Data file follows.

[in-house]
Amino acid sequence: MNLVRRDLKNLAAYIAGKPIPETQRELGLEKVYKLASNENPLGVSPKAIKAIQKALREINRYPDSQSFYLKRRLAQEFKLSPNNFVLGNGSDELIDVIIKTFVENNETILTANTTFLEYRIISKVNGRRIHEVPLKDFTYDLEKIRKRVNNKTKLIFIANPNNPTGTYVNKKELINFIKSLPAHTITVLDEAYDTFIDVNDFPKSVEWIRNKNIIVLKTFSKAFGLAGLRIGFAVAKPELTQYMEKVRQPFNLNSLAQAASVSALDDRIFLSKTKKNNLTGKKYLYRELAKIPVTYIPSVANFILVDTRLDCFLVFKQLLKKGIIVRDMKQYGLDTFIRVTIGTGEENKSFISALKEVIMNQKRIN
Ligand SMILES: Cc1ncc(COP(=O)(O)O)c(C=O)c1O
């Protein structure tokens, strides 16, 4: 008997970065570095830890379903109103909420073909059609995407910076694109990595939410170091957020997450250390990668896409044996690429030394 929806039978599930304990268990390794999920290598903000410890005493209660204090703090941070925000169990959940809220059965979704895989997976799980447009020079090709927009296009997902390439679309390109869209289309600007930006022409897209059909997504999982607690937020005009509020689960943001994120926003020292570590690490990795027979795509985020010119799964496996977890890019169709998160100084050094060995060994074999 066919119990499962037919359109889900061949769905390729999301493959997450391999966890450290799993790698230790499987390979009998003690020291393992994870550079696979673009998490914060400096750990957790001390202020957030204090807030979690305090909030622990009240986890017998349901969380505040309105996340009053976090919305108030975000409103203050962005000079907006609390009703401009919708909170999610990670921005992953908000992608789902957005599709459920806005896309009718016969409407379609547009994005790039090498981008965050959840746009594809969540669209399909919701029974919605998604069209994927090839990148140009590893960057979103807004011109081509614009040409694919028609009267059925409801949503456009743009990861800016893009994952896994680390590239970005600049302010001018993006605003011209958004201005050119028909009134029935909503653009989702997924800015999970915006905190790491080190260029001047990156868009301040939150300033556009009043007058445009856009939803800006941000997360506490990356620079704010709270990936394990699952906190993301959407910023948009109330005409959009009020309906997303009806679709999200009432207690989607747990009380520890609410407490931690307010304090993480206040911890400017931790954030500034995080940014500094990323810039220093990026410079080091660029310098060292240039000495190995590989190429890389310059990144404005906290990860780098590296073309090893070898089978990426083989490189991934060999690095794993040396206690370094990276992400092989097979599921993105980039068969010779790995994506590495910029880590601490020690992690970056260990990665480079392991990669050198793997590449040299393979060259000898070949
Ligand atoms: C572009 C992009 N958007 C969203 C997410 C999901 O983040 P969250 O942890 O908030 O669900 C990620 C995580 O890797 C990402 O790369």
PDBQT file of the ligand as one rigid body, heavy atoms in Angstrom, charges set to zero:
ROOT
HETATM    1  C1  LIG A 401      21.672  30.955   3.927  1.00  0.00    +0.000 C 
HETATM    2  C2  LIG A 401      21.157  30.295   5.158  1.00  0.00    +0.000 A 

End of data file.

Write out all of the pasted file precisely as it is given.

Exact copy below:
[in-house]
Amino acid sequence: MNLVRRDLKNLAAYIAGKPIPETQRELGLEKVYKLASNENPLGVSPKAIKAIQKALREINRYPDSQSFYLKRRLAQEFKLSPNNFVLGNGSDELIDVIIKTFVENNETILTANTTFLEYRIISKVNGRRIHEVPLKDFTYDLEKIRKRVNNKTKLIFIANPNNPTGTYVNKKELINFIKSLPAHTITVLDEAYDTFIDVNDFPKSVEWIRNKNIIVLKTFSKAFGLAGLRIGFAVAKPELTQYMEKVRQPFNLNSLAQAASVSALDDRIFLSKTKKNNLTGKKYLYRELAKIPVTYIPSVANFILVDTRLDCFLVFKQLLKKGIIVRDMKQYGLDTFIRVTIGTGEENKSFISALKEVIMNQKRIN
Ligand SMILES: Cc1ncc(COP(=O)(O)O)c(C=O)c1O
């Protein structure tokens, strides 16, 4: 008997970065570095830890379903109103909420073909059609995407910076694109990595939410170091957020997450250390990668896409044996690429030394 929806039978599930304990268990390794999920290598903000410890005493209660204090703090941070925000169990959940809220059965979704895989997976799980447009020079090709927009296009997902390439679309390109869209289309600007930006022409897209059909997504999982607690937020005009509020689960943001994120926003020292570590690490990795027979795509985020010119799964496996977890890019169709998160100084050094060995060994074999 066919119990499962037919359109889900061949769905390729999301493959997450391999966890450290799993790698230790499987390979009998003690020291393992994870550079696979673009998490914060400096750990957790001390202020957030204090807030979690305090909030622990009240986890017998349901969380505040309105996340009053976090919305108030975000409103203050962005000079907006609390009703401009919708909170999610990670921005992953908000992608789902957005599709459920806005896309009718016969409407379609547009994005790039090498981008965050959840746009594809969540669209399909919701029974919605998604069209994927090839990148140009590893960057979103807004011109081509614009040409694919028609009267059925409801949503456009743009990861800016893009994952896994680390590239970005600049302010001018993006605003011209958004201005050119028909009134029935909503653009989702997924800015999970915006905190790491080190260029001047990156868009301040939150300033556009009043007058445009856009939803800006941000997360506490990356620079704010709270990936394990699952906190993301959407910023948009109330005409959009009020309906997303009806679709999200009432207690989607747990009380520890609410407490931690307010304090993480206040911890400017931790954030500034995080940014500094990323810039220093990026410079080091660029310098060292240039000495190995590989190429890389310059990144404005906290990860780098590296073309090893070898089978990426083989490189991934060999690095794993040396206690370094990276992400092989097979599921993105980039068969010779790995994506590495910029880590601490020690992690970056260990990665480079392991990669050198793997590449040299393979060259000898070949
Ligand atoms: C572009 C992009 N958007 C969203 C997410 C999901 O983040 P969250 O942890 O908030 O669900 C990620 C995580 O890797 C990402 O790369």
PDBQT file of the ligand as one rigid body, heavy atoms in Angstrom, charges set to zero:
ROOT
HETATM    1  C1  LIG A 401      21.672  30.955   3.927  1.00  0.00    +0.000 C 
HETATM    2  C2  LIG A 401      21.157  30.295   5.158  1.00  0.00    +0.000 A 